By Erin Austin
“I want to practice yoga more, but I just can’t seem to find the time!”
How many times have we said this ourselves or heard it from others? Countless, I’m sure! We never seem to have enough time, and practices that benefit our health and well being often bear the brunt of that deficit.
In order to cultivate a regular practice, we have to reframe our idea of what constitutes yoga. A fairly rigid view is common: a 60-minute (or more) studio asana class. While this absolutely is a practice, it is not the end-all be-all.
When we expand our view of what yoga is, we release some of the stress of the “I’m not practicing enough” mindset, and our practice becomes more regular by default. Here are some tips to get started:
Yoga studios are wonderful for so many reasons, but they’re not necessary for a practice. Why not attend a studio to the extent your budget allows and complement that with a home practice? At home, you can practice almost anywhere! I’ve practiced on my front steps and on my kitchen floor, and I have a friend who practices in a closet! While traveling, most (North American) hotel rooms have a space that’s big enough for a mat.
2. Time frame
Don’t have time for a 60-minute practice? Don’t let that stop you! A 10-minute a day asana practice, every day, is more valuable than hitting a 60-minute class “whenever it fits”. If the idea of a free form practice at home is a little scary at first, and if you’re wondering where to start, try this: Child’s Pose, Sun Salutation A, a balance pose, an inversion, and Savanasa. You choose the breath counts and the number of repetitions.
If you’re changing up the location and the time frame of your practice, likely, you’ll need to reframe your idea of a teacher. Your new teacher might be in 2-D (e.g., YouTube, on-demand classes from your studio) or he or she might only be a voice, as with a podcast. There are endless options, many of which are free! I also challenge you to seek out teachers who were raised in the yogic tradition, namely those of the Indian subcontinent and diaspora, such as Kallie Schut or Susannah Barkataki. (And never forget: Your own body counts as a teacher too. Listen to it.)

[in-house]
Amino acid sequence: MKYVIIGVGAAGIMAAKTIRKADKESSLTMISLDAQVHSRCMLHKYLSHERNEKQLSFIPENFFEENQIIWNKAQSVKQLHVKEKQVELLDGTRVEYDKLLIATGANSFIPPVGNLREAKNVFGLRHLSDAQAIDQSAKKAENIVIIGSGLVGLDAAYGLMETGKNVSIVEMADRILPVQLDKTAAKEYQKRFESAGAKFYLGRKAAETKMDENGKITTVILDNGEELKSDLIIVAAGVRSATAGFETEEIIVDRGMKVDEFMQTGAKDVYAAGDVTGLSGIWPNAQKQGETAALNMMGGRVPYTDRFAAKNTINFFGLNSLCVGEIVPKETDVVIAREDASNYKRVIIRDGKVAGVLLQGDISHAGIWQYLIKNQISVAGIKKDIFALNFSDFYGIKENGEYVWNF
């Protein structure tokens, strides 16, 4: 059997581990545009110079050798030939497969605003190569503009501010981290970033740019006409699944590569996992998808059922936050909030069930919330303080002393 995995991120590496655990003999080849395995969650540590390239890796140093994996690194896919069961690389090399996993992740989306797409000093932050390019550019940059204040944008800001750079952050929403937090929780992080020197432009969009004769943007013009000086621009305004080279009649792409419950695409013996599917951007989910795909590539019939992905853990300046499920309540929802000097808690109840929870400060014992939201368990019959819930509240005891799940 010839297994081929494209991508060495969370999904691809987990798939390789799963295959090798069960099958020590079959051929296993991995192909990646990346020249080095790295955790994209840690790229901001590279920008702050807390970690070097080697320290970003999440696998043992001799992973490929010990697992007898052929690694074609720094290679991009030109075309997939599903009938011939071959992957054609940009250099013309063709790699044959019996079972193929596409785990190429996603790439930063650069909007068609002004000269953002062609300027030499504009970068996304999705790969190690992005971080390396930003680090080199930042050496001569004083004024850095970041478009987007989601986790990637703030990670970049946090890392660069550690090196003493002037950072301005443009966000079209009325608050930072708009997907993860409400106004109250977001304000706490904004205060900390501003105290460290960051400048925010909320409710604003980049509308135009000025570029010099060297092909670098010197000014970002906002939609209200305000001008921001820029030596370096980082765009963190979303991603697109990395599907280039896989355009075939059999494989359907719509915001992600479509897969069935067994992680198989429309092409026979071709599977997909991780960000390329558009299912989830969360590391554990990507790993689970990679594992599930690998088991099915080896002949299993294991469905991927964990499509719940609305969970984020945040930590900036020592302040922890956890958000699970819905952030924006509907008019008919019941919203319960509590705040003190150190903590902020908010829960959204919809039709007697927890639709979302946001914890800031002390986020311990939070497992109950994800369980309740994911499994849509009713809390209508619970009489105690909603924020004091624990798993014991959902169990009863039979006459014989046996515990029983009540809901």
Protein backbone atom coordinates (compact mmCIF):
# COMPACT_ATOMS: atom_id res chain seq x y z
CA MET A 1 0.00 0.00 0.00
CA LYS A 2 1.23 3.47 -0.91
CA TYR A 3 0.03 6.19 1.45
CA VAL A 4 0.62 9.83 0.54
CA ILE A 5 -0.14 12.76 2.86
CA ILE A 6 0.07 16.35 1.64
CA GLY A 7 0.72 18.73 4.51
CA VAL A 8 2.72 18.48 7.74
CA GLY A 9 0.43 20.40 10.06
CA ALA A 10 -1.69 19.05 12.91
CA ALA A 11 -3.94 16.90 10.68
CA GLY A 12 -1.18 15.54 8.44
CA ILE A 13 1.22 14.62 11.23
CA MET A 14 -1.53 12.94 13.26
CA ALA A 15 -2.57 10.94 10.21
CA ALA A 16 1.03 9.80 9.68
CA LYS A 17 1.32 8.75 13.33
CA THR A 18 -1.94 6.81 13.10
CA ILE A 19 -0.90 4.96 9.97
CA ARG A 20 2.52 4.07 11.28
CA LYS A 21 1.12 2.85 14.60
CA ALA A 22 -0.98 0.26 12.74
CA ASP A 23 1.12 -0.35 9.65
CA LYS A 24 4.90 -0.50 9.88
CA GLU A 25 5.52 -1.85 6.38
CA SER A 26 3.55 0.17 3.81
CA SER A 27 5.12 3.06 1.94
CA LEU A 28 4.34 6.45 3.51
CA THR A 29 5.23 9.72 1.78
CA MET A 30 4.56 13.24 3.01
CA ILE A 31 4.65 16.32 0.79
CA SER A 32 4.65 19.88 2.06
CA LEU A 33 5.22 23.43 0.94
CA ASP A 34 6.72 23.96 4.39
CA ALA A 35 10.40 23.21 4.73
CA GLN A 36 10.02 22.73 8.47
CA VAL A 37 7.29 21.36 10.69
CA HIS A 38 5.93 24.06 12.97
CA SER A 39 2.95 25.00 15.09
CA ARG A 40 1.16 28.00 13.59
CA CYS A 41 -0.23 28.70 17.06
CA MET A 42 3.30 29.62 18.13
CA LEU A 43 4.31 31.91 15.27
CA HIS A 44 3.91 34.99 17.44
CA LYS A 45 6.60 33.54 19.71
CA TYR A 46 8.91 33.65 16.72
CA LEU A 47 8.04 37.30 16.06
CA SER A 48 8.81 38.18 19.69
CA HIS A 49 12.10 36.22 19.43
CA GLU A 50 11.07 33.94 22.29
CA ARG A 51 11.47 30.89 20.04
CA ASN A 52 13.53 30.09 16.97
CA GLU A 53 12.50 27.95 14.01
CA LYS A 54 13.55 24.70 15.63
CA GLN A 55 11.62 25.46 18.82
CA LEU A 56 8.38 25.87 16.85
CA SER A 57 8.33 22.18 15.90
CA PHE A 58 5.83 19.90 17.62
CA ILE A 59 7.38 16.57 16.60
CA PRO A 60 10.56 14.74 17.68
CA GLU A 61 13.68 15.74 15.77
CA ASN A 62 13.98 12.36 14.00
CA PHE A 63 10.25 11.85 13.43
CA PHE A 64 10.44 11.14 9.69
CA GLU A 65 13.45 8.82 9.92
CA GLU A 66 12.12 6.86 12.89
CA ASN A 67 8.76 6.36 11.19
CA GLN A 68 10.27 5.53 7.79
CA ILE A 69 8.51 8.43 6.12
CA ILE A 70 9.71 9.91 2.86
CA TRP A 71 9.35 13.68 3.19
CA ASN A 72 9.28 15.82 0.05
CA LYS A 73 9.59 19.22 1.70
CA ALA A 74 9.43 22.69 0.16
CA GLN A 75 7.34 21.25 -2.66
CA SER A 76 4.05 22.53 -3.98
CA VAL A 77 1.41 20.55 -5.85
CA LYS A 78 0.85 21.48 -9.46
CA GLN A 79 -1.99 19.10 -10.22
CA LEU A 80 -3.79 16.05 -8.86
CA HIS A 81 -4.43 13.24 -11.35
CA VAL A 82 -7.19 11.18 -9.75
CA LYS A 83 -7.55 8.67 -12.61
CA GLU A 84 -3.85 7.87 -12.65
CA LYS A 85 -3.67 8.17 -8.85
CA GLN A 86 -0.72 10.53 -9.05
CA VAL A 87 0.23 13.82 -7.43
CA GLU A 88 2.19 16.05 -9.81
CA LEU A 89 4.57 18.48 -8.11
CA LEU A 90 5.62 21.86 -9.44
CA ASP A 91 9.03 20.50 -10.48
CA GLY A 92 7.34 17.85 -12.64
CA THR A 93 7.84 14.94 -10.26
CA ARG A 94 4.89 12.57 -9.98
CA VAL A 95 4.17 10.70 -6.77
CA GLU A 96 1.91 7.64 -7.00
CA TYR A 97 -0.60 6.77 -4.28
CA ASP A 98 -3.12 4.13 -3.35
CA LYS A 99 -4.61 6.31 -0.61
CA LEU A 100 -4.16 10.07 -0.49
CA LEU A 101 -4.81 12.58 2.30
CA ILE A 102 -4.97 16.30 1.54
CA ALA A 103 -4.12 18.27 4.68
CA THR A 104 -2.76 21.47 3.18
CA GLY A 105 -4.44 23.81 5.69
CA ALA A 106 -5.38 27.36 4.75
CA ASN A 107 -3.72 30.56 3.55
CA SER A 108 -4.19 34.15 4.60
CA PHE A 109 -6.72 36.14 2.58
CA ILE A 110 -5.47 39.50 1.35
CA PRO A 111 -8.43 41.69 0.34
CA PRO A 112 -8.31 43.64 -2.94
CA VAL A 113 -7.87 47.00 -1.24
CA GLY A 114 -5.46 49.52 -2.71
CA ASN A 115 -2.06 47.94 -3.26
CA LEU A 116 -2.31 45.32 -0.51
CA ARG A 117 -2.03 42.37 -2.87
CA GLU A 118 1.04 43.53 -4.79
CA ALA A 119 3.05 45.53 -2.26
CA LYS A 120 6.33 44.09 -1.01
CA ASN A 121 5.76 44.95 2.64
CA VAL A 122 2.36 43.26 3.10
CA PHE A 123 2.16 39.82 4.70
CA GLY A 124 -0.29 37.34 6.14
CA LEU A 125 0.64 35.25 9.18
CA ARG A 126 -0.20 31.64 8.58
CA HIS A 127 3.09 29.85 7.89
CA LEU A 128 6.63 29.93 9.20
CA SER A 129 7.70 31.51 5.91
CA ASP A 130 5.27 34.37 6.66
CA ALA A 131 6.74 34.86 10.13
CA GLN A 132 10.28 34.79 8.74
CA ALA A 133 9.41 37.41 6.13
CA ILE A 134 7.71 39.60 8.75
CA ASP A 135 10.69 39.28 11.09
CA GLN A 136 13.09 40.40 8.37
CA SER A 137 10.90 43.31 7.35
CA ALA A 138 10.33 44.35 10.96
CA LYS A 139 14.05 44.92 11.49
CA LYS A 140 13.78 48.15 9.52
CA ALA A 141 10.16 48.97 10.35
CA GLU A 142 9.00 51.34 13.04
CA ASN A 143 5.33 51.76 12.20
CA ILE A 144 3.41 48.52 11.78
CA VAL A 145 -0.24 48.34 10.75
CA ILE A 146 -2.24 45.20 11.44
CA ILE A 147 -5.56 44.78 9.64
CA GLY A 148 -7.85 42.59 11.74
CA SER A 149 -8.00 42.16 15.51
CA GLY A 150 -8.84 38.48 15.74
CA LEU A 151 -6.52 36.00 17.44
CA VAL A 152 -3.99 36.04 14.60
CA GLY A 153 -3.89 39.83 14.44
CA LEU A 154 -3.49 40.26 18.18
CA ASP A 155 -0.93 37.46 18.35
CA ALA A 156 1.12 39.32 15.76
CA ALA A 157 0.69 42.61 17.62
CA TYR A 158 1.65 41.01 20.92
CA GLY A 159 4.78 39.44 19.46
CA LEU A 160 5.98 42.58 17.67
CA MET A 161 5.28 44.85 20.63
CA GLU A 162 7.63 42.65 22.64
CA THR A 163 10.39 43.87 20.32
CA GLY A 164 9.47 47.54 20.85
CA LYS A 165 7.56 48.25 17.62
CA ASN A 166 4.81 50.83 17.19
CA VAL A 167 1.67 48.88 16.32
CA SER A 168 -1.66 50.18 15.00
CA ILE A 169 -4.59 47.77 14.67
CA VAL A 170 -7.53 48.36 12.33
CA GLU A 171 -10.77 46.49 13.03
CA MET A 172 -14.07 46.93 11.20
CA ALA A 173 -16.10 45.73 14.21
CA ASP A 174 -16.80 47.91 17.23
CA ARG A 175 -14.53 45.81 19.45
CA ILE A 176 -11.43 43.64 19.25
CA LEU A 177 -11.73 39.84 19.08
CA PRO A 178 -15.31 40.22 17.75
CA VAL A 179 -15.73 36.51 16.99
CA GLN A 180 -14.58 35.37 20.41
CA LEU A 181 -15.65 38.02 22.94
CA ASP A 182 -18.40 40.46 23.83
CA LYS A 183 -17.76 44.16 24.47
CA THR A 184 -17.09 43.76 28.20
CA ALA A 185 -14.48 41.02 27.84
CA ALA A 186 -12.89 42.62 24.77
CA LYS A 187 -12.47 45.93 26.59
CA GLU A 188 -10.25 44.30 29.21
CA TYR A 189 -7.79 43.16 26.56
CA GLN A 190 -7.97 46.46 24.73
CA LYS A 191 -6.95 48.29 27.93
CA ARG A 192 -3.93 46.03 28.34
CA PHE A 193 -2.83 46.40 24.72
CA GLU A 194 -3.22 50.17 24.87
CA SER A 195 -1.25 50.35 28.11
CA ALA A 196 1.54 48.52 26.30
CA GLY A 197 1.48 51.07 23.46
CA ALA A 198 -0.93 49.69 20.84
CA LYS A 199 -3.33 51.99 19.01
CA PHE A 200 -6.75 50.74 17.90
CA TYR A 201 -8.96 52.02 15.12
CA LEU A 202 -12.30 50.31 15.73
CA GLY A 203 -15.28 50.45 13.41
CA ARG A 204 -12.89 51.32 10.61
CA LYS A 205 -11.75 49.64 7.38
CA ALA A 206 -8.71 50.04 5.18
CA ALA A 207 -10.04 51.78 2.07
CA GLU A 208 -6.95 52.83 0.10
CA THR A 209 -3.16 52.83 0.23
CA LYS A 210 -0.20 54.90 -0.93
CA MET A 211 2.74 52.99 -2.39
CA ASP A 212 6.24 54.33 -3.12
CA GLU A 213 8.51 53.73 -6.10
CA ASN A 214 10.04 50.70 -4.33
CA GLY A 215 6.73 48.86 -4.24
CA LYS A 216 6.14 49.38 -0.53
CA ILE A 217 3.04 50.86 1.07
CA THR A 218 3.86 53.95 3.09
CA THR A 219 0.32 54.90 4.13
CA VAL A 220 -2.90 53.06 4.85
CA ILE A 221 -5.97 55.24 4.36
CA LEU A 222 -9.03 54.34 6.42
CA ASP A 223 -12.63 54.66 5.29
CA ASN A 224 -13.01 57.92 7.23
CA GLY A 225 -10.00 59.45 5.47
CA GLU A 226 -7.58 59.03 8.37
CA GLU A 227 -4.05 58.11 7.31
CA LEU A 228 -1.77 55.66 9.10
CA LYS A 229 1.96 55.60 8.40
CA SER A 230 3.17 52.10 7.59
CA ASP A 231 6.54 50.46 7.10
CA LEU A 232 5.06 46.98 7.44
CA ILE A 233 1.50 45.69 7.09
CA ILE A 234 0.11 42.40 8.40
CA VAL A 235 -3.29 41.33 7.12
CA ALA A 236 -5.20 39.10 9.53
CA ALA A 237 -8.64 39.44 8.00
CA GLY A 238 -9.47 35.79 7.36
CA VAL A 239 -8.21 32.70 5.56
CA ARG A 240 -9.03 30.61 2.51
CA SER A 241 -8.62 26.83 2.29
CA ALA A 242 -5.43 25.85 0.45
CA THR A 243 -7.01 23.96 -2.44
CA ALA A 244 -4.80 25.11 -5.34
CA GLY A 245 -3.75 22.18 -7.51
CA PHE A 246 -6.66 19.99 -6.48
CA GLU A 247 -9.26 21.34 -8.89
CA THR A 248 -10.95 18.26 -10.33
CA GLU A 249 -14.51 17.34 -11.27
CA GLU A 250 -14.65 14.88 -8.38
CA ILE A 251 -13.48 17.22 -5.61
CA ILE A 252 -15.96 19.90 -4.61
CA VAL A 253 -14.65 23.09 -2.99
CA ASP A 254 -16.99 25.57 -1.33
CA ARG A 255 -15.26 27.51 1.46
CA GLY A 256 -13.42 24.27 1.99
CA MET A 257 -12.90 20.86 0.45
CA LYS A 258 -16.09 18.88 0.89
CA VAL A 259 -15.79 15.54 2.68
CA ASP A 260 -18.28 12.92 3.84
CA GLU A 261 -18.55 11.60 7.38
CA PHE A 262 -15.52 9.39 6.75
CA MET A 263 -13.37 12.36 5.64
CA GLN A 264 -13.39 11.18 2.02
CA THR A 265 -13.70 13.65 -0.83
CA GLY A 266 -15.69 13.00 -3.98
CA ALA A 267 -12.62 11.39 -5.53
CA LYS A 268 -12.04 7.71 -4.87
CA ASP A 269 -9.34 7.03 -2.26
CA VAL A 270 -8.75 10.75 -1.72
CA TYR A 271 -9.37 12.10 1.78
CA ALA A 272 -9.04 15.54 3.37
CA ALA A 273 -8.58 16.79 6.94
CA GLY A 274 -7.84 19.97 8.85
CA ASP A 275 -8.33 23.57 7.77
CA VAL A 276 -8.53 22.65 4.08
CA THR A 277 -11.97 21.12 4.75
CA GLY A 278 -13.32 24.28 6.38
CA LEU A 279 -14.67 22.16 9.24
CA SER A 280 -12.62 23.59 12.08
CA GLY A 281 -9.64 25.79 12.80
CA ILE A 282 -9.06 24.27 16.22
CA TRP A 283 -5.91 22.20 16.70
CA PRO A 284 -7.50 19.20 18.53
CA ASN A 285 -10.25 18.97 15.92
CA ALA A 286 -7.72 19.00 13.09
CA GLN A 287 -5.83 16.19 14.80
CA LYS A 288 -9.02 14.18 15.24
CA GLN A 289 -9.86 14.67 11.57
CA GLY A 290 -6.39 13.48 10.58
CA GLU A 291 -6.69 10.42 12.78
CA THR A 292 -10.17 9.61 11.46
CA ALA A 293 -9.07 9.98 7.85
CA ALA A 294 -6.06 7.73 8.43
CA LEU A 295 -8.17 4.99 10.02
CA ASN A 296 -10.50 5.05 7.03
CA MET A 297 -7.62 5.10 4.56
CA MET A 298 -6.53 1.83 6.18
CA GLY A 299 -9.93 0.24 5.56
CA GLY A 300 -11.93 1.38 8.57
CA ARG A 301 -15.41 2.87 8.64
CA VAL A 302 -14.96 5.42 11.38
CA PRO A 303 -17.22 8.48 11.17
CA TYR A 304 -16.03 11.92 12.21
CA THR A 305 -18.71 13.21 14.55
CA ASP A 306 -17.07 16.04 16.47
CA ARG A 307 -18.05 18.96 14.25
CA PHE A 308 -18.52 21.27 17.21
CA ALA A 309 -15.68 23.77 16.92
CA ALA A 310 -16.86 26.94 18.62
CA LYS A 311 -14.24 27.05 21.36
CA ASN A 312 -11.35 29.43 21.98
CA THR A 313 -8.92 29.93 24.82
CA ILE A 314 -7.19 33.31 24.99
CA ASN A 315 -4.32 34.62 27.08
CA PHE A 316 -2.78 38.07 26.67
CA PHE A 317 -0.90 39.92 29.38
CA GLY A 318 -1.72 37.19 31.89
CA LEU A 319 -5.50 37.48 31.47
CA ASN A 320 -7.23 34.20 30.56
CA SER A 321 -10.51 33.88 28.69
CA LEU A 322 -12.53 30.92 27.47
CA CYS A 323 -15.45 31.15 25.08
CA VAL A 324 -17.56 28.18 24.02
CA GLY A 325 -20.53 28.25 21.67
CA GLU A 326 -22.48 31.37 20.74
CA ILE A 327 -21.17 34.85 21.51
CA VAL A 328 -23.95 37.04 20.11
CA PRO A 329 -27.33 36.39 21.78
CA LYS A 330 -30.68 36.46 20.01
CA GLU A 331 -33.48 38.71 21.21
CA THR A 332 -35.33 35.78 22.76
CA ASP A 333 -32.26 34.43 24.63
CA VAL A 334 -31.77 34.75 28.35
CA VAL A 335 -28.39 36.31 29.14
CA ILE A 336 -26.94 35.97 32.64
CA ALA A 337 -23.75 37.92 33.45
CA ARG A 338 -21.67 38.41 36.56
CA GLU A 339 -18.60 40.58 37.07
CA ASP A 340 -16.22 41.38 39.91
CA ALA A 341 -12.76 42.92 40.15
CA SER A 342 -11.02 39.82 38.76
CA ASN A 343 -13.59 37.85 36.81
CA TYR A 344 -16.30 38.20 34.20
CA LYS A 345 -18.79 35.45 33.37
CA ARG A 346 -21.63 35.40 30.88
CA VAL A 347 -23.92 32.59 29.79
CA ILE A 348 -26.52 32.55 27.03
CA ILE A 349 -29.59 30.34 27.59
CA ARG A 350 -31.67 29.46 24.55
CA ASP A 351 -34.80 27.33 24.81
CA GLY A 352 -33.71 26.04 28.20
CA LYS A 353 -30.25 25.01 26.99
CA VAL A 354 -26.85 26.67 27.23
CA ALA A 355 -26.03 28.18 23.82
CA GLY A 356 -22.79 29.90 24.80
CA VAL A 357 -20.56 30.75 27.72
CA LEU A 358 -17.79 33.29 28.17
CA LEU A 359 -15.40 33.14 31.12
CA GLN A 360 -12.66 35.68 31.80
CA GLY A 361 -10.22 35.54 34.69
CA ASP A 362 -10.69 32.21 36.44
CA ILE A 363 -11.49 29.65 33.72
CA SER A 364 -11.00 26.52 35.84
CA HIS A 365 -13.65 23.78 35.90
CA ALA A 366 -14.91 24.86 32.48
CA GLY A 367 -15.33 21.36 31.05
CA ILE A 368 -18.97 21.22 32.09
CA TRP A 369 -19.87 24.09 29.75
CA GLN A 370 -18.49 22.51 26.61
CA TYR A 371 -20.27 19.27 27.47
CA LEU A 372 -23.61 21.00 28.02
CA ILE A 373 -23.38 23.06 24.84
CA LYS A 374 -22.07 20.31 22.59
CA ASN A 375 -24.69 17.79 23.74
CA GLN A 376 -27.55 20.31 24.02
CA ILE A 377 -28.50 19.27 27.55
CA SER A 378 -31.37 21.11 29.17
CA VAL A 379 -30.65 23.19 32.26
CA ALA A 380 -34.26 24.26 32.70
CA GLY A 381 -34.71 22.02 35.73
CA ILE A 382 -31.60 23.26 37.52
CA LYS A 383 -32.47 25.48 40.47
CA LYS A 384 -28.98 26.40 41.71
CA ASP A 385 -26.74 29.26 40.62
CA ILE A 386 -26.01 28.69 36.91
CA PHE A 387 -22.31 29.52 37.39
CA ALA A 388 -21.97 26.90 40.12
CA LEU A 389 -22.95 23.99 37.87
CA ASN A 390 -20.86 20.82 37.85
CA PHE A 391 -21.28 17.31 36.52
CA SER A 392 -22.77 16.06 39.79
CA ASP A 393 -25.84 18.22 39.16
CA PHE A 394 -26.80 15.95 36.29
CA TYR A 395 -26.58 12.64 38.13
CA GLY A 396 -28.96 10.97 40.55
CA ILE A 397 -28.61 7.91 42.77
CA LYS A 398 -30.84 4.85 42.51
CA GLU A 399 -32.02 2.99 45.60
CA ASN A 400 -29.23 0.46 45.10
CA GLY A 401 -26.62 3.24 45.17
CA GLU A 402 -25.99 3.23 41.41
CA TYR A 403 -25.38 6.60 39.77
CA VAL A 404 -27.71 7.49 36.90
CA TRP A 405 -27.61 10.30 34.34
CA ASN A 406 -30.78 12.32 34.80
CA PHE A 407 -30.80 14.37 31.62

4. Just. Get. There.
Put your mat out at home. Like, roll it out and keep it there. It’s almost like you can hear the mat beckoning you to hit that first Child’s Pose each time you walk past. If you simply get to your mat, your practice will take care of itself. It might be five minutes, it might be ten. Then again, it might be two hours! But getting there is more than half of the battle. The next step is to let your body and breath do whatever feels right to do at that time, on that day.
5. Yoga > Asana
Yoga consists of eight “limbs”, only one of which is asana, or the physical poses associated with yoga in the western world. You are still doing yoga when you practice pranayama (focused breathing), for example…and you can even do that while driving! Or what about the practice of meditation? That, too, is (another limb of) yoga. Take time to study the eight limbs, and see what resonates with you.
A mentor of mine once told me, “If you practice yoga 1-2 times a week, you’ll change your day; 3-4 times a week, you’ll change your body; 5 or more times a week, you’ll change your life.” Everyone I know with an established practice agrees that this is true. Yet not a single one of these people restricts what that means.
So make a plan: What might your new practice look like? What could you try? What sounds interesting?
Then start today.